Photo Credit: Highbrow Magazine

I spent this weekend doing what I believed to be a final pass at moviegoing prior to the Golden Globes (this year’s field is DEEP, so it may require a few more trips), and spent my Saturday seeing two offerings I was VERY excited about: Her, and Inside Llewyn Davis. I have things to say about the latter, and I’ll get there, but first: Her.

I know a few things for sure about Her:

  1. From the first trailer I saw, I said to myself, “This is going to be a heartbreaking film to watch.” I wasn’t wrong. However, I left this movie saying “This is very sad, but not in a bad way.” Sad, yes, but not debilitatingly so.
  2. Having never had a reason to go to bat for ScarJo, I will find a way to burn the Academy down if she goes unrecognized for this performance. There are some eligibility issues at hand because only her voice is used and not her likeness. This is an antequated rule, award voters. FIGURE IT OUT.

With that said, I want to draw attention to a lower-profile element of the film: BeautifulHandwrittenLetters. com. The protagonist, Theodore Twombly, works for an Internet company called As the name might imply, their business is sending handwritten letters to people from their loved ones.

Here’s the catch: the loved ones aren’t writing the letters. They send photos, notes, and other artifacts to authors who work at the company, of which Theodore is one. They compose letters for these people based on the artifacts, and mail them to the named recipients. From how the movie refers to these customer-company relationships, there are people who have been sending information to these companies for years, with letter writers creating sentiments for them over long stretches of time.

As I said, there were several sad elements of the movie. But this part was one of the saddest to me. Those who know me know I am a tremendous proponent for handwritten correspondence, letters, and cursive handwriting. But I didn’t know how to take this portrayal of it…at first.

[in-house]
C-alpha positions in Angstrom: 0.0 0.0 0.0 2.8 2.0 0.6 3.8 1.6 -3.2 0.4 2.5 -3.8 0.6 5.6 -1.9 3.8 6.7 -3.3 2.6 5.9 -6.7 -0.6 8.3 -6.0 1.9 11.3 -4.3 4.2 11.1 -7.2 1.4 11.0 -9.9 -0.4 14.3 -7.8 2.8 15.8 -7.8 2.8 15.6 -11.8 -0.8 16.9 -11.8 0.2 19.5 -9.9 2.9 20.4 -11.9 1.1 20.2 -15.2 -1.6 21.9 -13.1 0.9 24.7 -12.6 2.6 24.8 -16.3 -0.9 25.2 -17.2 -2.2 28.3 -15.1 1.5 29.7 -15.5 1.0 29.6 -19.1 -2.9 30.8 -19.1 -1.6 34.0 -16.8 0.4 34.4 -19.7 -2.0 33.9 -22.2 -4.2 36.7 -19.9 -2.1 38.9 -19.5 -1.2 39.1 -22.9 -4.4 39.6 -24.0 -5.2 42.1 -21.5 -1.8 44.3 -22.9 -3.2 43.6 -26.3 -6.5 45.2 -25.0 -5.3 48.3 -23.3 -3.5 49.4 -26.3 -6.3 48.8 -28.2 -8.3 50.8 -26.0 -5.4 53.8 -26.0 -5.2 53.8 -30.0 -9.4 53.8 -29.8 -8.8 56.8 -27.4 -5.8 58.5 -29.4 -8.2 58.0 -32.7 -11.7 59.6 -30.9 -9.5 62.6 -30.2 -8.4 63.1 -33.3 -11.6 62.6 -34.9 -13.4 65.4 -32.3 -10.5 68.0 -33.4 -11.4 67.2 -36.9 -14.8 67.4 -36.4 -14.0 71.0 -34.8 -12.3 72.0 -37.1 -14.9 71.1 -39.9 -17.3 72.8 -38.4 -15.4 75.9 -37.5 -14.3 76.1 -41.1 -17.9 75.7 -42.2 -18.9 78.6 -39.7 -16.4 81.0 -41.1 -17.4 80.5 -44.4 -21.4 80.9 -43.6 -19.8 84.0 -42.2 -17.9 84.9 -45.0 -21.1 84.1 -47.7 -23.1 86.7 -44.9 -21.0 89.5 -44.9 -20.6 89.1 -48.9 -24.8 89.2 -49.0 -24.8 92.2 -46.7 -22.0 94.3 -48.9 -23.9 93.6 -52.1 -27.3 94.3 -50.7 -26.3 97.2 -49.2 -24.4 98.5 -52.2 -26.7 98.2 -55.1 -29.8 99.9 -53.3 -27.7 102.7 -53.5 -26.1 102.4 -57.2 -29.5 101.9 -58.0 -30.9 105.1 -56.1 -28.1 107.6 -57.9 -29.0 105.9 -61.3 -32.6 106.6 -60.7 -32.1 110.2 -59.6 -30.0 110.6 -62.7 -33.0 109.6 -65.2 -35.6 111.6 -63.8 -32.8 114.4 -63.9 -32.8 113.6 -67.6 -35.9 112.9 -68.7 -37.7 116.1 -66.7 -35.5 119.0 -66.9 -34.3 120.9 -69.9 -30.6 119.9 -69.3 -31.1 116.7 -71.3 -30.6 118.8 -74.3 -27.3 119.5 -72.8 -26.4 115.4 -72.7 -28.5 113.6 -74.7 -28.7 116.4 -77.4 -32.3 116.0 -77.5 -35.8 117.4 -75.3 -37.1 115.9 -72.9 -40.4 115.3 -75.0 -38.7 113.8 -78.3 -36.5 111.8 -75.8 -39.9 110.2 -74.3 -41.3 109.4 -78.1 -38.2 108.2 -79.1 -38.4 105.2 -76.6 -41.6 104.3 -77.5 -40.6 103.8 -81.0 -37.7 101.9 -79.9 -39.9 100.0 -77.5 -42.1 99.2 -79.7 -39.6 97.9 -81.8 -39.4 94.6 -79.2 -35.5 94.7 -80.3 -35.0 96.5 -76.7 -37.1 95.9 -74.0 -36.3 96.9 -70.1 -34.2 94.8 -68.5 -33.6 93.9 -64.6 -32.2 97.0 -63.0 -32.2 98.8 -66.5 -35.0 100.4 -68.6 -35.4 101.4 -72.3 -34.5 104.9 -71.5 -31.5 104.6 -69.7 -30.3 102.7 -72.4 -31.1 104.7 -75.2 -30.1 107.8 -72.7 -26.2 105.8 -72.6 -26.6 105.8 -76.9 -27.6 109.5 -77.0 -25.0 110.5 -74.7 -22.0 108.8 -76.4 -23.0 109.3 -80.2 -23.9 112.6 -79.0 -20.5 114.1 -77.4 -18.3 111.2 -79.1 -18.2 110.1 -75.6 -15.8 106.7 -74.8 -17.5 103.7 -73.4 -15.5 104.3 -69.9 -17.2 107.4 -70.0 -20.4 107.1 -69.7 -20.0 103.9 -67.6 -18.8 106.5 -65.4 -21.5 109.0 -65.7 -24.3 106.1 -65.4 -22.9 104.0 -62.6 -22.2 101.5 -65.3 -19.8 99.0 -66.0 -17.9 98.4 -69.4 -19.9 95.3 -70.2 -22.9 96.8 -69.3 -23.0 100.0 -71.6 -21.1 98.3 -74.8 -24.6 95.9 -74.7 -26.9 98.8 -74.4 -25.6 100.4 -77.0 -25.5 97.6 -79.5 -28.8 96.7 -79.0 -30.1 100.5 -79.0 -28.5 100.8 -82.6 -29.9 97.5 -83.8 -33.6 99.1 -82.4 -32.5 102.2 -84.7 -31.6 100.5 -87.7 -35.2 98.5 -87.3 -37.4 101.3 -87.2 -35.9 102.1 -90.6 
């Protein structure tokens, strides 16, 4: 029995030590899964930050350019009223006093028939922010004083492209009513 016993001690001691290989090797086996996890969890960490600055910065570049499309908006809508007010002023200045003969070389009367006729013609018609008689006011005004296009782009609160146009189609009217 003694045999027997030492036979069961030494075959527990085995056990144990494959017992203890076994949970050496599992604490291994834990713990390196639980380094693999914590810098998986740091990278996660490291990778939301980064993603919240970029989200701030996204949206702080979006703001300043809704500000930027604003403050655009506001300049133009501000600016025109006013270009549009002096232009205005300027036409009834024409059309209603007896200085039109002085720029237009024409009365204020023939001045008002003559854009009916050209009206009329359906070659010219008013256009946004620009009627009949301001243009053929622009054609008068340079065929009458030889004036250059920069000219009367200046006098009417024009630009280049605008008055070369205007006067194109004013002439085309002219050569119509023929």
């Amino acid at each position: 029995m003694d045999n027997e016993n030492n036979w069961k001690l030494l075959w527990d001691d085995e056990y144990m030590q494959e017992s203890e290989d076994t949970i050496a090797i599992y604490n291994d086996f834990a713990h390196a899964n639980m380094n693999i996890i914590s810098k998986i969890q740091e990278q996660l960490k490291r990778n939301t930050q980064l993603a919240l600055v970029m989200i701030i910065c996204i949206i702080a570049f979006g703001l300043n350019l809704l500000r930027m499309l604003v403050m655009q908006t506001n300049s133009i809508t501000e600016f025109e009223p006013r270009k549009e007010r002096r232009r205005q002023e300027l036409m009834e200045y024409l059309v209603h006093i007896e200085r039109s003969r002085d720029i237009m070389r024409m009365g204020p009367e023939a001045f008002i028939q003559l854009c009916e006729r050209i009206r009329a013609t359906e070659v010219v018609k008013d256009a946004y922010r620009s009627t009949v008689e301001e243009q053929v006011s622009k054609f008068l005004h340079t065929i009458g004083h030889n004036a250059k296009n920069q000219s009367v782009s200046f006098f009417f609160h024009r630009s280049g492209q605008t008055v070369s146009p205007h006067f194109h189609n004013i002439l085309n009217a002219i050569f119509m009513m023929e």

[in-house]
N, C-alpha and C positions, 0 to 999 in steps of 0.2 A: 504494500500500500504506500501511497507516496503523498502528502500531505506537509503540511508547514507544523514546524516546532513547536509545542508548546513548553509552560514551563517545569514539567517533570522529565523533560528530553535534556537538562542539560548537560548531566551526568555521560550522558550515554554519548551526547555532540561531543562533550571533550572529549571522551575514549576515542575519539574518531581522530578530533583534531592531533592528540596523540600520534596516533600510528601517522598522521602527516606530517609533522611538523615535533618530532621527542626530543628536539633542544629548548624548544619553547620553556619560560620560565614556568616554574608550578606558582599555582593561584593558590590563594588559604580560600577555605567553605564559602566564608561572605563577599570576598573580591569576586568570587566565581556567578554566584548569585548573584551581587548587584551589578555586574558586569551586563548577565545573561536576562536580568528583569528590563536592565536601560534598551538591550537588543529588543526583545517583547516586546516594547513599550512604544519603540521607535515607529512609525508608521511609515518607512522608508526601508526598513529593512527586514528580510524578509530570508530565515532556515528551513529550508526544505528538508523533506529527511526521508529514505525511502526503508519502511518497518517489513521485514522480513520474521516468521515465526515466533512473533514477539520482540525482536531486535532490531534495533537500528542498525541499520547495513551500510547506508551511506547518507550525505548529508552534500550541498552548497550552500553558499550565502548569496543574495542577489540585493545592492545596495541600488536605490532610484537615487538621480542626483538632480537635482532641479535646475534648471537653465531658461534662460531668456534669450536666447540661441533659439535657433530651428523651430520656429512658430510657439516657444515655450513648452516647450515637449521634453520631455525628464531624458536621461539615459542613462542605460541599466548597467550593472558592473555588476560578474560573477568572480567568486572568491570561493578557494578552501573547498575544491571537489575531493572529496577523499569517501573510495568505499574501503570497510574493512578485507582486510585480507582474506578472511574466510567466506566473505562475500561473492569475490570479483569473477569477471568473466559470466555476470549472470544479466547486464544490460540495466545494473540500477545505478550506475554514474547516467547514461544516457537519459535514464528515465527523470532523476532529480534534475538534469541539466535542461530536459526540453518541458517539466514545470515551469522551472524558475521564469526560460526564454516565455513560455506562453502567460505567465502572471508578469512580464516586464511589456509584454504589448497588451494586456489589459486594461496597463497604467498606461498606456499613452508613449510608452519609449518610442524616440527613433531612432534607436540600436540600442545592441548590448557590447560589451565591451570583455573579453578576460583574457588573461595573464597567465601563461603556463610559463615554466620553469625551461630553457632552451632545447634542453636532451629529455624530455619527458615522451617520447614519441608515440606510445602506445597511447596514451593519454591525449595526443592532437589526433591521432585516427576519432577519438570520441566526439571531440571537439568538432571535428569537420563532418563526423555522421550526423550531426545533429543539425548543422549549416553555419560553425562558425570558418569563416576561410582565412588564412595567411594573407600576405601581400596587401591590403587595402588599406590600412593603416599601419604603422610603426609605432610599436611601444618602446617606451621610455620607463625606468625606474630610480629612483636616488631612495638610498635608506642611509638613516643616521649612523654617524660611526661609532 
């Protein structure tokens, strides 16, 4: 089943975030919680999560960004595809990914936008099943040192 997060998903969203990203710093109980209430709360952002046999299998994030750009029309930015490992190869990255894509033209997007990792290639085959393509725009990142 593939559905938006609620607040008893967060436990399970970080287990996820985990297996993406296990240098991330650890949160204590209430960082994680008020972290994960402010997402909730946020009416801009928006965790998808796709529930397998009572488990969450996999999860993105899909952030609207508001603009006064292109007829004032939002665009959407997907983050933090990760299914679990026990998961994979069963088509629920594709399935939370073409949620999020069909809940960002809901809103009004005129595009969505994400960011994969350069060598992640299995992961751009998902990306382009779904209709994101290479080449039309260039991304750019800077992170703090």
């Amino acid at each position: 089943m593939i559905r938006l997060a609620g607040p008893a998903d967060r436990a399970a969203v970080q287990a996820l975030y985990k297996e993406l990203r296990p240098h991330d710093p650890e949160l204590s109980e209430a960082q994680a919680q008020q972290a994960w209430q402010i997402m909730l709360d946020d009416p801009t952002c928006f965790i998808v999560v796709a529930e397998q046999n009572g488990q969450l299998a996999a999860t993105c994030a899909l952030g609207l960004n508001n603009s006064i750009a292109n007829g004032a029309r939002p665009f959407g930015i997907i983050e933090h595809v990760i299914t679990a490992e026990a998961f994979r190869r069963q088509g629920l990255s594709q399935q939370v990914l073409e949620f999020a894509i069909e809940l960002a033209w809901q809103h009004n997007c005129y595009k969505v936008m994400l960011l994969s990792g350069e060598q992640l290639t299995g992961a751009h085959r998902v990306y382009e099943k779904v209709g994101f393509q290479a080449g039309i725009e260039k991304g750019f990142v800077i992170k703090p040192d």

Earlier this week, I commended a colleague of mine for recognizing his lack of critical thinking in responding to…lots of things. Student work, the writing of friends and acquaintances, and other times when he felt he held back on giving needed criticism. It takes a lot to say out loud that you’re holding back, and even more to do so in a public forum as he did. We’ve all read articles and blogs or gotten notes from students with which we disagreed, had questions, or felt uncomfortable. But we often resist that urge to send that comment, question, or voice our discomfort; this is a particularly pronounced phenomenon when we’re responding to people we know or want badly to be supportive of.

When I really think about it, these are two different versions of the same problem: what needs to be said, isn’t being said. Be it words of encouragement or love that we can’t be bothered to say, or that critical question that we worry will fracture our relationship, the words go unsaid. And despite the fear and trepidation we hold about saying these things out loud (or, in some cases, online), that fear is a dangerous one.

The near future in which Her takes place is full of people who willingly hand their lives and deepest thoughts over to artificially intelligent beings to help them sort out, even as they live in a world of real people who could easily do the same if allowed to do so. Seeing all the people in the film rushing through near-future Los Angeles, earpieces in and necks lowered to interact with their devices was startling…but not altogether different from where we are right now. The movie is powerful because of its selected story, but also powerful because we’re not far from a world where this could be the case for any of us.

I know there are people in my life with whom I should be more vocal- with words both supportive and critical, encouraging and questioning. Chances are, I’m not alone in that. Her, along with last week’s conversation, will likely push me to speak up more often. As Amy, Theodore’s neighbor says closer to the end of the film, “We are only here briefly, and in this moment I want to allow myself joy.” And if expressing thoughts that could create joy can help facilitate that, it’s something I want to do. How about you?

One thought on “Cine-Spiration:

  1. Nice post, Amma! I’ve had a half-written post on “Her” for about a week now, and I think you’ve inspired me to finally finish it & post! I like your angle of focusing on his work – I also completely agree on how the crowds of people look in the movie vs. how they look in present day. Since walking out of the theatre, I can’t help but notice (even more than before) how many people are giving the majority of their attention to their respective devices.

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